There looked to be some good freeze-thaw cycles going on in the Lakes over the preceding 48 hours so a trip to the Lakes on Sunday looked potentially worthwhile. Worst case scenario was that we would end up at The Works if things proved warmer than expected. With a freezing level forecast at 700-800m Gable seemed an obvious choice. Maybe some mixed routes would be in nick, however I anticipated the thaw cycles would have stripped the buttresses. We went with an open mind with the view to climbing whatever might be in condition.
The buttresses looked black on the approach, except towards the top, so gullies provisionally looked the best bet. We aimed for Central Gully. The only problem was that the snow was still soft amongst the boulder field directly beneath the crag. Ominous signs that we might be walking back to the car shortly. Maybe 50-100m below the start of the route the snow started to firm up and our optimism improved.
I wasn't convinced that any mixed routes would be in condition but Engineer's Chimney looked worth a closer look all the same. From a distance there looked to be plenty of white stuff and possibly be some ice going on. I traversed across, peered up, saw plenty of signs of winter but remained unconvinced. Largely on the basis that all the turf my immediate vicinity looked unfrozen and damp. It looked a day for gully bashing.
The first 50-60m of Central Gully proved tough going. The snow coverage wasn't giving many hints as to where the cracks were hidden in order to find protection and the snow consistency was a little unnerving. Some places it was bomber hard, other places only the top surface had formed into neve, below which the snow remained unstable. I backed off the first steep step after the thin coverage of neve fell apart to reveal nothing useful below. Fortunately the snow slope immediately left was better formed. Not good enough to blindly heave on axes but fine provided I kicked in firm ladder of steps and just used my axes for support. Only the outer few inches of snow felt really firm and always I could feel my steps moving down an inch or two as I packed them down for reassurance. I found no runners on the first pitch but after my most recent winter outing this was feeling the norm.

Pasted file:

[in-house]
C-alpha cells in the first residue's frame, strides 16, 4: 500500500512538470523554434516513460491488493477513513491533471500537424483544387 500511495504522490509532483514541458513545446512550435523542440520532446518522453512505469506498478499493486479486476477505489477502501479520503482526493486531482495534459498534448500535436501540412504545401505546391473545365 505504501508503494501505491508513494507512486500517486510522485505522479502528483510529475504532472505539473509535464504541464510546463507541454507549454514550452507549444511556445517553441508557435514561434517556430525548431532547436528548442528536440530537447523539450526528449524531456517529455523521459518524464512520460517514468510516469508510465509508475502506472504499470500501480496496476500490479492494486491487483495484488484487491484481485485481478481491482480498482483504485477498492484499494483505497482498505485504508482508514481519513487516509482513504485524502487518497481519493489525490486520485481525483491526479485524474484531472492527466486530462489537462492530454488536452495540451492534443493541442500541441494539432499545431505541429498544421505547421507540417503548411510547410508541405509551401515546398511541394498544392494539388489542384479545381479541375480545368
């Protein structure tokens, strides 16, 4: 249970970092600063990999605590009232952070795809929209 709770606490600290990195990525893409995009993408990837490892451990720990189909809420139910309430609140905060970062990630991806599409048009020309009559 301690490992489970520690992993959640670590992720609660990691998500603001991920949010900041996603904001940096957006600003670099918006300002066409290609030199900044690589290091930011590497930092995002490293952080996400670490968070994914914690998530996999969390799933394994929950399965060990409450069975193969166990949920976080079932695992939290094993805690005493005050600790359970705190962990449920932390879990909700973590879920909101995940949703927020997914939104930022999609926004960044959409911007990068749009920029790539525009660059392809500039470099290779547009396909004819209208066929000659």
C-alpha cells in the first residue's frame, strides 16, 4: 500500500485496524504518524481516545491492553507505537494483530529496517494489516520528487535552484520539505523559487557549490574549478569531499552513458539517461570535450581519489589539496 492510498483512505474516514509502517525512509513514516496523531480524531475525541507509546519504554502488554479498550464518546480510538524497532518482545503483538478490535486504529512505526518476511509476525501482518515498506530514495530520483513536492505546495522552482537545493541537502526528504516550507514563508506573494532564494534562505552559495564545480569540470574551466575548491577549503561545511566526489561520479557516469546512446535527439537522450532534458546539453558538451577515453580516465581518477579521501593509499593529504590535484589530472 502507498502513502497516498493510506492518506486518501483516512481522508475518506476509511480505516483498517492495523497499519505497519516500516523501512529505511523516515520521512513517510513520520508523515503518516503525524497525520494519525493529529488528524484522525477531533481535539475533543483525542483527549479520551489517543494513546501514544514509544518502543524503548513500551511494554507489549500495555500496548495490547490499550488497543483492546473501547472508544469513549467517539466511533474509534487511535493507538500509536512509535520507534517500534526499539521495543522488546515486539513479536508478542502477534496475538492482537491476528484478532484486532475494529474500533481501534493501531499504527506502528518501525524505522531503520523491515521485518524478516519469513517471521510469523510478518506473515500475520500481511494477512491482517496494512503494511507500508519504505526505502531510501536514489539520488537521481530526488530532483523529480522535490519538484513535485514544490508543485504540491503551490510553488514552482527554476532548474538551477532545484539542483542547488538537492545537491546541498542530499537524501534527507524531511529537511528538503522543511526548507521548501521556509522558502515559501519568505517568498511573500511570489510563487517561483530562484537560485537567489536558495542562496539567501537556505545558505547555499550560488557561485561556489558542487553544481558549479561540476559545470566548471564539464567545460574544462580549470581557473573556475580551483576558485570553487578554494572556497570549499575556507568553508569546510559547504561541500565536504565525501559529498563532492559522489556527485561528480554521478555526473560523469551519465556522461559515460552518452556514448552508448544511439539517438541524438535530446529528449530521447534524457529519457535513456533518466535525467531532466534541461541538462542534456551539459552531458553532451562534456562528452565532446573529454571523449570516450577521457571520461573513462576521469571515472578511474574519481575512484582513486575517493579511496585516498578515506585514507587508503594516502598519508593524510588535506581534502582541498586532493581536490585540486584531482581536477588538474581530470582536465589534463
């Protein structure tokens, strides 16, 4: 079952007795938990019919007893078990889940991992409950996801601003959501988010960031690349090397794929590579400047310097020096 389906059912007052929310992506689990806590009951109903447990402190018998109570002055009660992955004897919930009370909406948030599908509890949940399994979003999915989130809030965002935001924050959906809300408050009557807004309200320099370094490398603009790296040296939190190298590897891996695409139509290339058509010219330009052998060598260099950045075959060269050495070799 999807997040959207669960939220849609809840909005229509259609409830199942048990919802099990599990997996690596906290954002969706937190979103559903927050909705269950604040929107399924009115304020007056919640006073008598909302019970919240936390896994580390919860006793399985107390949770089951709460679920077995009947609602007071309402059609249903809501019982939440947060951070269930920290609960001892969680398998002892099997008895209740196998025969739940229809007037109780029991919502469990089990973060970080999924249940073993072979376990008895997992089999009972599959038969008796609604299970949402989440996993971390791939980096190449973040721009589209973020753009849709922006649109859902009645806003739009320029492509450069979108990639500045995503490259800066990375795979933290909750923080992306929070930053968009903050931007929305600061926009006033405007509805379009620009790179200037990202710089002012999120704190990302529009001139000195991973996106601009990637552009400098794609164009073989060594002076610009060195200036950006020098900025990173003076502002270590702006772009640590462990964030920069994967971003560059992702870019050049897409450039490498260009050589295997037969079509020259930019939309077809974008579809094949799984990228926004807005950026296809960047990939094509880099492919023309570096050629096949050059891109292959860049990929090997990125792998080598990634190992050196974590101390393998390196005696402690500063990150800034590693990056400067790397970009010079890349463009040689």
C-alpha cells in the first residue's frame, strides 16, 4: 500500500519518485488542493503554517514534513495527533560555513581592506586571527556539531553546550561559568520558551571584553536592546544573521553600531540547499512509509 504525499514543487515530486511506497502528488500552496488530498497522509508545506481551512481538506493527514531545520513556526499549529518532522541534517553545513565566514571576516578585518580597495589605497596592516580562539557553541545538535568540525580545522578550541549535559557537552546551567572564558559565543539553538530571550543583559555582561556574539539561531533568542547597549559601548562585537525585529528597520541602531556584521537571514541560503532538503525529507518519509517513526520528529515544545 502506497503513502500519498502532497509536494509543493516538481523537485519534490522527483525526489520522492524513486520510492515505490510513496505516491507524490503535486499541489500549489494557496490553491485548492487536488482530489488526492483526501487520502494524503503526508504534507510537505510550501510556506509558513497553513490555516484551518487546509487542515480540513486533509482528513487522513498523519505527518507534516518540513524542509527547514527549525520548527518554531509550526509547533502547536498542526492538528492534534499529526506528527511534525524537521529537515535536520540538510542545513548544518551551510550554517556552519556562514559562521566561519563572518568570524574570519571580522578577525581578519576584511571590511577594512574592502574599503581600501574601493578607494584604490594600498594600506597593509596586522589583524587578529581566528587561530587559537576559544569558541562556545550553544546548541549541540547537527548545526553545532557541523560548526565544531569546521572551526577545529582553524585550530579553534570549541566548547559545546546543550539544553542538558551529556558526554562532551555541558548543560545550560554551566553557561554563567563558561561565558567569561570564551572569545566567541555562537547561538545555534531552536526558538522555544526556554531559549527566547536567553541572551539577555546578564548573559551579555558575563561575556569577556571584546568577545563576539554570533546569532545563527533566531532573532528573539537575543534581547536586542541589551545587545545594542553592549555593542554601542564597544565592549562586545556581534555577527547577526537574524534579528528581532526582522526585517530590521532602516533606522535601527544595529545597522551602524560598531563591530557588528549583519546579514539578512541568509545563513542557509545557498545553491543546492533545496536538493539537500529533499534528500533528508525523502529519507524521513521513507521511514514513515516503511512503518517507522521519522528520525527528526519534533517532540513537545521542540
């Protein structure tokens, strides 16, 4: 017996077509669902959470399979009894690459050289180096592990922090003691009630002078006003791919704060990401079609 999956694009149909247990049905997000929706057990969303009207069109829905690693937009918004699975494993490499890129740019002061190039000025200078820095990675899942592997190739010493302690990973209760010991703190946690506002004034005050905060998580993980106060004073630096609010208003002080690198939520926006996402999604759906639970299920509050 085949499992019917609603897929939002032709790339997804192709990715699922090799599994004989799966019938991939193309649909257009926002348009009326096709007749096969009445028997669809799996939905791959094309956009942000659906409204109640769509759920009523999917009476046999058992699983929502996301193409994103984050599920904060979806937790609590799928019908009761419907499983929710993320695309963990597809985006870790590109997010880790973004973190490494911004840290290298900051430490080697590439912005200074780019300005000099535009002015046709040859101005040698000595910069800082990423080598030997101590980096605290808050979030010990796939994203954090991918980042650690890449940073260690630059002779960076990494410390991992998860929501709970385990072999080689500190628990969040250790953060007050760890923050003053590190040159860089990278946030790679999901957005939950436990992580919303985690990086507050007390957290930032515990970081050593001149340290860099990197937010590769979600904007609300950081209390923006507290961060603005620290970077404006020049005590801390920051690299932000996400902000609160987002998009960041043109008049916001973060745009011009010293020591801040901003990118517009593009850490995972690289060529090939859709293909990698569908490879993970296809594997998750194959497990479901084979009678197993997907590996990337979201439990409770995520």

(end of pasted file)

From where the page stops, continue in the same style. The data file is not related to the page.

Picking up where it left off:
We suspected the second step wouldn't be much better than the first so Anna climbed a short, cramped chimney to the left, which looked to be in better condition. And possibly more fun if cramped chimneys are your thing. Still not much in the way of gear though... Possibly the crux of the climb.
Snow conditions were clearly improving with height though and the final pitch leading to the headwall was a joy with first time placements into firm neve the whole way. With so much neve on offer the lack of frozen turf was irrelevant. One solid piece of gear at half height as well, which felt a real treat to find. Maybe the greatest pleasure though was the weather with clear skies and virtually no wind. Would this count as a proper winter ascent without storm force winds to accompany?
Anna led the traverse right and then continued up the final gully. Conditions had been perfect in the upper 2/3 of climbing and today there was no reason to run from the summit. Sometimes when you are not sure what to expect from conditions, a positive outcome feels all the more rewarding.
|Anna climbing towards the headwall|
|The traverse right|
|The final gully|
|And of course the views!|